Online classes: This course meets online. Before you enroll, take CSUN's Student Online Readiness Survey to see whether your learning preferences and technology skills are likely to help you succeed as an online learner. Not sure if your course will be Online? Check the "notes" in SOLAR Class Search for more information or take a look at the new course designations for hybrid and online classes.

Hybrid classes: This course meets partly online. Before you enroll, take CSUN's Student Online Readiness Survey to see whether your learning preferences and technology skills are likely to help you succeed as an online learner. Not sure if your course will be Hybrid or Online? Check the "notes" in SOLAR Class Search for more information or take a look at the new course designations for hybrid and online classes.

myCSUNtablet classes: This is a myCSUNtablet class. To participate in this class, you must brin an iPad or iPad mini running iOS 6 or higher with a minimum of 32 GB storage. If you don't already own an iPad or iPad mini, you can purchase one at the Matador Bookstore or at the Apple Store.


[Say something about your requirements or wishes for student participation. Share your expectations.]

Plus/Minus Grading

I will/will not use plus/minus grading in this course.

Questions from students

If you have questions about the course or this syllabus, ask me during office hours or by email. My email is and I will try to respond to you within xxxxx hours/days.

Required materials and texts

You are responsible for acquiring the following required readings for this course. [I have placed a copy on reserve in Oviatt Library.]

Savings clause: "this syllabus is subject to change...."

This syllabus is subject to change. I will make every effort to notify you in advance about any changes.

Service learning classes

CSUN's Office of Community Engagement has developed a thorough set of "Helpful Hints for Creating a Service Learning Syllabus." The document recommends among other things that you "Create and distribute a syllabus that clearly explains or defines the service learning goals, objectives, criteria, and requirements" and that you "include the official campus definition of Service Learning" (which is part of the Helpful Hints document). (Download the "Helpful Hints" file now or go to the Community Engagement faculty website and choose "Creating a SL Syllabus" from the list of Forms and Downloads.)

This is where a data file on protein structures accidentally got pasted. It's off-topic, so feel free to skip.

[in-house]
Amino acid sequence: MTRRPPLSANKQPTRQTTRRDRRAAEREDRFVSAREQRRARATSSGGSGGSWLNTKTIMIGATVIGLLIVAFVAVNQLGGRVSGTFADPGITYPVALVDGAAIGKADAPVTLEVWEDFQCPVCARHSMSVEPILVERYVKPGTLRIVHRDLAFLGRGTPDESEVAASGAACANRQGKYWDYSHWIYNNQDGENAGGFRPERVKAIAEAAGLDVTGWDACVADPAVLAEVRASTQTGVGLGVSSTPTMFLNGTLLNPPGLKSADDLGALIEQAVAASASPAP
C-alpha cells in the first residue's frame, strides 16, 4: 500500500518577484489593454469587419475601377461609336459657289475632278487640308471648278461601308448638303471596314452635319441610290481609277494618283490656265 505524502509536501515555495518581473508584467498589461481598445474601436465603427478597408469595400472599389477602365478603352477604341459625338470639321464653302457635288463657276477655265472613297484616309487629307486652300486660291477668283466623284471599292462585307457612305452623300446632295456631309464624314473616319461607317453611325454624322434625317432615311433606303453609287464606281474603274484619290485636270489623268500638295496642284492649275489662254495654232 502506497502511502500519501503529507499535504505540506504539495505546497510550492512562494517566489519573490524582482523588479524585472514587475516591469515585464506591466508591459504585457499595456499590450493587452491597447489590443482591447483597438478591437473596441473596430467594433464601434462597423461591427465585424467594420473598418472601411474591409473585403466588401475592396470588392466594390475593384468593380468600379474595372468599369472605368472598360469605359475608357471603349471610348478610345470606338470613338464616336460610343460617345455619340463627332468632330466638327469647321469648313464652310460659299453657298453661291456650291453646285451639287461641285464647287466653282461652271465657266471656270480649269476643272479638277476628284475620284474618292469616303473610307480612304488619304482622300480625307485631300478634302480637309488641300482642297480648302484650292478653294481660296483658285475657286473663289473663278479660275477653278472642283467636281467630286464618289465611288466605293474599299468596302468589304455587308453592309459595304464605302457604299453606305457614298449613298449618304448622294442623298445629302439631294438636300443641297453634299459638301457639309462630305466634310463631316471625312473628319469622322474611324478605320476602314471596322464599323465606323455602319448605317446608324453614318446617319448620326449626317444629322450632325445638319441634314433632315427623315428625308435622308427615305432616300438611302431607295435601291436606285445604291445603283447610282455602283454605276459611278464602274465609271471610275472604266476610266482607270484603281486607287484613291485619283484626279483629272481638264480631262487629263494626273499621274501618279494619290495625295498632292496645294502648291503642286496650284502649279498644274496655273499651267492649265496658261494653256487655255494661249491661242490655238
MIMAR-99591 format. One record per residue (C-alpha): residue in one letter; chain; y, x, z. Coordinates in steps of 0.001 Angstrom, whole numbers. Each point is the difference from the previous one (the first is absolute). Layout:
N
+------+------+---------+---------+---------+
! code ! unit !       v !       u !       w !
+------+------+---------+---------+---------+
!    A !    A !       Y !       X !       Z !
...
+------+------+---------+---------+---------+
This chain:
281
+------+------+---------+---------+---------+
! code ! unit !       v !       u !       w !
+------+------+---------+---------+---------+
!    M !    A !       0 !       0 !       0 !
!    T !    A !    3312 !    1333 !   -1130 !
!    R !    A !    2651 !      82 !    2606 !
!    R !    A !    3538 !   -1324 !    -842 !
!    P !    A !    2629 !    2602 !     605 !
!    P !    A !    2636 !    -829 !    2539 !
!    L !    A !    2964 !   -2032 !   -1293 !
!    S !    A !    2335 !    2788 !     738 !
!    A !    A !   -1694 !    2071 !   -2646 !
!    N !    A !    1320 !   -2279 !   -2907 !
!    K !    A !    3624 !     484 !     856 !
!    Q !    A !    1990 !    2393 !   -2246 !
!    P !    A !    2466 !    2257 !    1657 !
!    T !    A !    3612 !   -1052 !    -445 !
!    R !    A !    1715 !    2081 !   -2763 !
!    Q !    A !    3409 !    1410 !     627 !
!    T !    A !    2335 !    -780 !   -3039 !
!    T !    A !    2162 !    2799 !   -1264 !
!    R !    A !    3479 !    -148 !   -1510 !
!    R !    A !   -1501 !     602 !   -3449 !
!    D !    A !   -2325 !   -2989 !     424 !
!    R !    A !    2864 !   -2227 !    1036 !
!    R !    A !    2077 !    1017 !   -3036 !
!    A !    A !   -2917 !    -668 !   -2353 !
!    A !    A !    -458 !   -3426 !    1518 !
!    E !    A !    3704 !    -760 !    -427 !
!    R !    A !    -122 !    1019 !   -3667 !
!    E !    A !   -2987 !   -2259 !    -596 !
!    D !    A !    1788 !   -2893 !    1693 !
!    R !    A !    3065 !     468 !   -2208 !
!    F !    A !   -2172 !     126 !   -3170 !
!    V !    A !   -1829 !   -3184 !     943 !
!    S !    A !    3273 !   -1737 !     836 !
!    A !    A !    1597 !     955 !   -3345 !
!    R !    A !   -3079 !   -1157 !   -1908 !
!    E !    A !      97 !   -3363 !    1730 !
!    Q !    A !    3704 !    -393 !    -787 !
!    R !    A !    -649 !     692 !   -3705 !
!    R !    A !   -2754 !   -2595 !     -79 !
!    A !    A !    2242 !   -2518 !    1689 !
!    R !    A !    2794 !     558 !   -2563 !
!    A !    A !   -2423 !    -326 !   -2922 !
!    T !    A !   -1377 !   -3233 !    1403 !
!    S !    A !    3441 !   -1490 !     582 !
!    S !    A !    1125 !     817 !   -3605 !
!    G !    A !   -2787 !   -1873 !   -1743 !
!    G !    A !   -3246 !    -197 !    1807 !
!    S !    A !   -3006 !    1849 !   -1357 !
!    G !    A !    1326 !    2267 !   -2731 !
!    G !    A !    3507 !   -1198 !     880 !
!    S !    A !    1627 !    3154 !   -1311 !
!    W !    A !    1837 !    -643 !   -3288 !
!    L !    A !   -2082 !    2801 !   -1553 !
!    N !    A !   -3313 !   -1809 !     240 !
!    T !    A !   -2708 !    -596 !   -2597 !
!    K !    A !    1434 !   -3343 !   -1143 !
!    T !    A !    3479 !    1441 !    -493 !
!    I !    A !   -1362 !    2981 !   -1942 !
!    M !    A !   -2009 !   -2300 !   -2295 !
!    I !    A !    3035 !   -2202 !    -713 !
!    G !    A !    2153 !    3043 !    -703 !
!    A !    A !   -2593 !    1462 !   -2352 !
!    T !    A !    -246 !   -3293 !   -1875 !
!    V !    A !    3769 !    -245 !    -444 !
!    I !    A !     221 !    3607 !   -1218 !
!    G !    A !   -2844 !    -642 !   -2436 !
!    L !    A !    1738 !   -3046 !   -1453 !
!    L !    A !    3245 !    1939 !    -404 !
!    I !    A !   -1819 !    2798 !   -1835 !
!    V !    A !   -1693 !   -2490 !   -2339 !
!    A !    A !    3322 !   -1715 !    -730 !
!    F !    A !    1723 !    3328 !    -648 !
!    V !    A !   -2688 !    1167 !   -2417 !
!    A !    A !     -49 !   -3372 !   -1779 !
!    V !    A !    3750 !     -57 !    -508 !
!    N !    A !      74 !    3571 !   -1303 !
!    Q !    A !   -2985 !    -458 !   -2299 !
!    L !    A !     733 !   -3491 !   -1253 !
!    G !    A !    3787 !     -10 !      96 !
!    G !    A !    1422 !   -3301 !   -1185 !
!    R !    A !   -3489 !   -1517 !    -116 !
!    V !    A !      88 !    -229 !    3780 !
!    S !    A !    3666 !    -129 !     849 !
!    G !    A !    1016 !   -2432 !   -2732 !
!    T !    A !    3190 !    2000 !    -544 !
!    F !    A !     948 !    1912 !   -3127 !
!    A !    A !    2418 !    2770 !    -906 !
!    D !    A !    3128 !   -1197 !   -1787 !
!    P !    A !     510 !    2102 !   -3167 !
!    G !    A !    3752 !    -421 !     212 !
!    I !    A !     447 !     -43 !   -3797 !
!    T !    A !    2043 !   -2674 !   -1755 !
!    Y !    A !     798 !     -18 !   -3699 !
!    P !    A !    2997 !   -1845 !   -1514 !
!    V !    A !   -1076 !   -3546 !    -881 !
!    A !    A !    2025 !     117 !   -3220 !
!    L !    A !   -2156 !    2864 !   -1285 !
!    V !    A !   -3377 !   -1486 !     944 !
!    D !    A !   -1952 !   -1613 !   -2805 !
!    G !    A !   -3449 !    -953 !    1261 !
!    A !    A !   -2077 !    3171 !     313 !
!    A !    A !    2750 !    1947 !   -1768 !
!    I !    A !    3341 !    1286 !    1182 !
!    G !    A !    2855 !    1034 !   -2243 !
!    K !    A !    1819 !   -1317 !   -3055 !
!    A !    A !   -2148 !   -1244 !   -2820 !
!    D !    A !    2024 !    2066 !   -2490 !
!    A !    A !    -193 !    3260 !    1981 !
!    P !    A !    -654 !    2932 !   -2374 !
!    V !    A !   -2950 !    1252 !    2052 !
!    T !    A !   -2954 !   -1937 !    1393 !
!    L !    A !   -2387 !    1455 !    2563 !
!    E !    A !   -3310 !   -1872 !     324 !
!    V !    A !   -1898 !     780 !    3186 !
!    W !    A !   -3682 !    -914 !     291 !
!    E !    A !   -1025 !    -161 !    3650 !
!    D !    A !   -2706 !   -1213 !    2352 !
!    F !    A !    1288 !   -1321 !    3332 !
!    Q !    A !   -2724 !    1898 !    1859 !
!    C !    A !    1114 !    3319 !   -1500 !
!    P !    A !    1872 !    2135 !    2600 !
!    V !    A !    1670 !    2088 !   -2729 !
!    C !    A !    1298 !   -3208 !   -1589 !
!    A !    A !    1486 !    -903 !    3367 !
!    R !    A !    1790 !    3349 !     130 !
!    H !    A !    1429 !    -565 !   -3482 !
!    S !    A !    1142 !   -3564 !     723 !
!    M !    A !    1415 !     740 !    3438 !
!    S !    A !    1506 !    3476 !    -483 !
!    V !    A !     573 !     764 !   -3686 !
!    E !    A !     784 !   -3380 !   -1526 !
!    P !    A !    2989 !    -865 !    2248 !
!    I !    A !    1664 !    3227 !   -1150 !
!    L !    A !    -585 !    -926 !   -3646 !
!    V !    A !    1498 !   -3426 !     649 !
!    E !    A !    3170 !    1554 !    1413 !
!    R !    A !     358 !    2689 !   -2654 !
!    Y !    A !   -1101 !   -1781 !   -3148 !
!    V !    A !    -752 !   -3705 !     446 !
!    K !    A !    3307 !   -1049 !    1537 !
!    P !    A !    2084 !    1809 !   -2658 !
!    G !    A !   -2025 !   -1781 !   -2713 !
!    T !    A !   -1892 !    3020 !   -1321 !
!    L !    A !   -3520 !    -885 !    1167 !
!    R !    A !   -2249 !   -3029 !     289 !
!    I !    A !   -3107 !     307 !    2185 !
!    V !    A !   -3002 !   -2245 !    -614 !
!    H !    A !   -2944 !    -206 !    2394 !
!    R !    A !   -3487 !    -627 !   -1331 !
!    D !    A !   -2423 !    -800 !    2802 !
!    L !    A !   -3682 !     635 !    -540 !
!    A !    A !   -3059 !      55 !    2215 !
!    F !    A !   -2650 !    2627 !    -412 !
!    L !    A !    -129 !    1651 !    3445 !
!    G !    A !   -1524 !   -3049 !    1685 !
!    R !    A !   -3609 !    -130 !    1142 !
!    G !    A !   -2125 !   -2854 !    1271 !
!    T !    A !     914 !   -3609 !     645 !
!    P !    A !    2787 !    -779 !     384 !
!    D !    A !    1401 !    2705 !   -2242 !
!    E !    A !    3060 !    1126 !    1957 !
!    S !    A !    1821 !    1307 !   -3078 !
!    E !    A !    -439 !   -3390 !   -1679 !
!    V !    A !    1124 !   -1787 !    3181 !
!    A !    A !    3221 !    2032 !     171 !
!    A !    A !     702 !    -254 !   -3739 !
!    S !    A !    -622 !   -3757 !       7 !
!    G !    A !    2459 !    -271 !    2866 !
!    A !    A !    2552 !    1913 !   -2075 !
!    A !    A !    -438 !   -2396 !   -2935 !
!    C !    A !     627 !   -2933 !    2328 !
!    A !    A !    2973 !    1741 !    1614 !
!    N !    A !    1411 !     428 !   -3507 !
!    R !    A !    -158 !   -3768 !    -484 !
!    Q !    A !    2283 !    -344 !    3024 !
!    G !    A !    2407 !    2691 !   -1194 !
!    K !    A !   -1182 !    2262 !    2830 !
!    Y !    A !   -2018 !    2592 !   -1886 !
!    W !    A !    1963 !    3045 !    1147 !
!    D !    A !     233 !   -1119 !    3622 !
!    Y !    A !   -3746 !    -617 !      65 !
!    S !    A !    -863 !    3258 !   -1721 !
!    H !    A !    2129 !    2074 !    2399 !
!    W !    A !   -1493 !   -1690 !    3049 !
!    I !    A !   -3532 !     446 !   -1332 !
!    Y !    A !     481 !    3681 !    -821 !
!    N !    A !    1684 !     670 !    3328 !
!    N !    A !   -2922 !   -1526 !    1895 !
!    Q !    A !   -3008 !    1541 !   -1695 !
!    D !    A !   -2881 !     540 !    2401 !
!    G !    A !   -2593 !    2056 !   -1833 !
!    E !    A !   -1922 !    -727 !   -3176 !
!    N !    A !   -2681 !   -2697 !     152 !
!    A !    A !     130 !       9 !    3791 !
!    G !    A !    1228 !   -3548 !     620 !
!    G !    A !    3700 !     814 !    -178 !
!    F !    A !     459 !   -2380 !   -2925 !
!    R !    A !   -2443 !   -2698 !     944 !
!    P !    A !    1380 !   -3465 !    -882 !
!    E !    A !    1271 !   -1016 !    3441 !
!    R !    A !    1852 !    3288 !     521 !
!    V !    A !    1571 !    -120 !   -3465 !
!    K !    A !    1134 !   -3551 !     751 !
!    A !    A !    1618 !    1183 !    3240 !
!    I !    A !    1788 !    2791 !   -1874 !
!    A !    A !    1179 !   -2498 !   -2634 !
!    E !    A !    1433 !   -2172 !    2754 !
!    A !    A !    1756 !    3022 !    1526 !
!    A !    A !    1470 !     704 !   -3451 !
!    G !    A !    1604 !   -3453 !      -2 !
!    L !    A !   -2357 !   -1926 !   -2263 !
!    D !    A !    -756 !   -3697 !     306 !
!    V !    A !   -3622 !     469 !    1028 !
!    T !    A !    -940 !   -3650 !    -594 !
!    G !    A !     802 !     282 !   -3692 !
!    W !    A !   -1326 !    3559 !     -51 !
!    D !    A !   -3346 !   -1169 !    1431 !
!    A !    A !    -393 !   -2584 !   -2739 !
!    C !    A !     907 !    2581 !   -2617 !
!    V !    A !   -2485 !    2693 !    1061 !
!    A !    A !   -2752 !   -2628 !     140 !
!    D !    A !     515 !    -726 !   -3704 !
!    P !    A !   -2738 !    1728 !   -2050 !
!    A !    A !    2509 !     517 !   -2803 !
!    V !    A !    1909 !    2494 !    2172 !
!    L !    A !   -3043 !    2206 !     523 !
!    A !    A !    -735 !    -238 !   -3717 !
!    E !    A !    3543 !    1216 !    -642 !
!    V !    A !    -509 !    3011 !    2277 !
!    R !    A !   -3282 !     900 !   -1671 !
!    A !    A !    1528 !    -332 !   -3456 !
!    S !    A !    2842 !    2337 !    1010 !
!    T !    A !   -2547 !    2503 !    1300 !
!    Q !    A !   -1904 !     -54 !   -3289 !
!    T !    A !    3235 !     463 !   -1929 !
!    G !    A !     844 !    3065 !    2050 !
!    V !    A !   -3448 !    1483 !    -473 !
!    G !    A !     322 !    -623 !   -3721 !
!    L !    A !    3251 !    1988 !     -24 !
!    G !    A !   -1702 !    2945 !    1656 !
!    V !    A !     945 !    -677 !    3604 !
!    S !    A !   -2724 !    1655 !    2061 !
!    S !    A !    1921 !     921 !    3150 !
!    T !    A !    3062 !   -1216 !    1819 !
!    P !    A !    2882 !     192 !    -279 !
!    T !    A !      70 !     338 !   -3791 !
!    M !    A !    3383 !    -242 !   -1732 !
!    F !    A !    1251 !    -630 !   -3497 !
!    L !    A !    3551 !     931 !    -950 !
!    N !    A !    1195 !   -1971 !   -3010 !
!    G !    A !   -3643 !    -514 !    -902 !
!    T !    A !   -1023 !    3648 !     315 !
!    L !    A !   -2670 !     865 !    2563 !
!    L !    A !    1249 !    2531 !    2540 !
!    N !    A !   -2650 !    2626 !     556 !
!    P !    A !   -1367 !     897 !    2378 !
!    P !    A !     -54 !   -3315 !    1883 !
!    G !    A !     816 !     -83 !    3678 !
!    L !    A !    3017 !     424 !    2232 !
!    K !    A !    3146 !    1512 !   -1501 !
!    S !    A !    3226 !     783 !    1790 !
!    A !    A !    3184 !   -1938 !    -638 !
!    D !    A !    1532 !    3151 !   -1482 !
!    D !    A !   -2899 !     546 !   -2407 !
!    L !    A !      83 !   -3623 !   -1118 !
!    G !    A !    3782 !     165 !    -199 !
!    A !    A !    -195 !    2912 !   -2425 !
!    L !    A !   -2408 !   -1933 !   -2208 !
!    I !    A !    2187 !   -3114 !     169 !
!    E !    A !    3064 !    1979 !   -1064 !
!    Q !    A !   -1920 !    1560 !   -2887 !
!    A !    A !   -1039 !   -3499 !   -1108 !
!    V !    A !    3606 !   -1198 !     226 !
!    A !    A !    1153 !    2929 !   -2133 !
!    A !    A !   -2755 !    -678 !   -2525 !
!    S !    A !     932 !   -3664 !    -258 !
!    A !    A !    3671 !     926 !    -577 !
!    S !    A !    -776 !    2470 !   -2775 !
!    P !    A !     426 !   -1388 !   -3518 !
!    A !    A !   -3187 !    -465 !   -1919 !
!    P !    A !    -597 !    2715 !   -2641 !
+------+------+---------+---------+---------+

Title IX: Sexual Misconduct Disclosures/Maintaining a Respectful Learning Environment

CSUN's Office of Equity & Diversity has provided two sample statements you can use to help students understand how our campus handles Title IX issues and the role that the Office of Equity & Diversity expects faculty to play. Equity & Diversity recognizes that "the statements are rather lengthy - of course faculty can adopt and customize the language in ways suitable to their teaching styles, but the core of information should be there including the responsibility of faculty to share such info with the Title IX Coordinator and students can seek confidential support with our Campus Care Advocate." 

Writing-intensive General Education courses (all upper-division GE courses)

If your class carries the Writing-Intensive (W) designation in the catalog, your syllabus should include the Writing-Intensive SLOs and your course should enable students to meet those SLOs.

Goal: Students will develop their abilities to express themselves and the knowledge they have obtained through practicing various forms of writing within different disciplinary contexts. Writing intensive courses will build upon the skills gained in the Analytical Reading and Expository Writing section of Basic Skills. In each WI course students will be required to complete writing assignments totaling a minimum of 2500 words.

Writing-Intensive Student Learning Outcomes: students will

  1. Develop and clearly define their ideas through writing;
  2. Ethically integrate sources of various kinds into their writing;
  3. Compose texts through drafting, revising, and completing a finished product;
  4. Express themselves through their writing by posing questions, making original claims, and coherently structuring complex ideas;
  5. Revise their writing for greater cogency and clarity;
  6. Utilize adopted communication modes and documentation styles of specific disciplines (MLA, APA, Chicago, CBE, etc) where appropriate.

(The Writing-intensive goal and SLOs come from where they are listed as item #12 under "General Education: University GE SLOs.")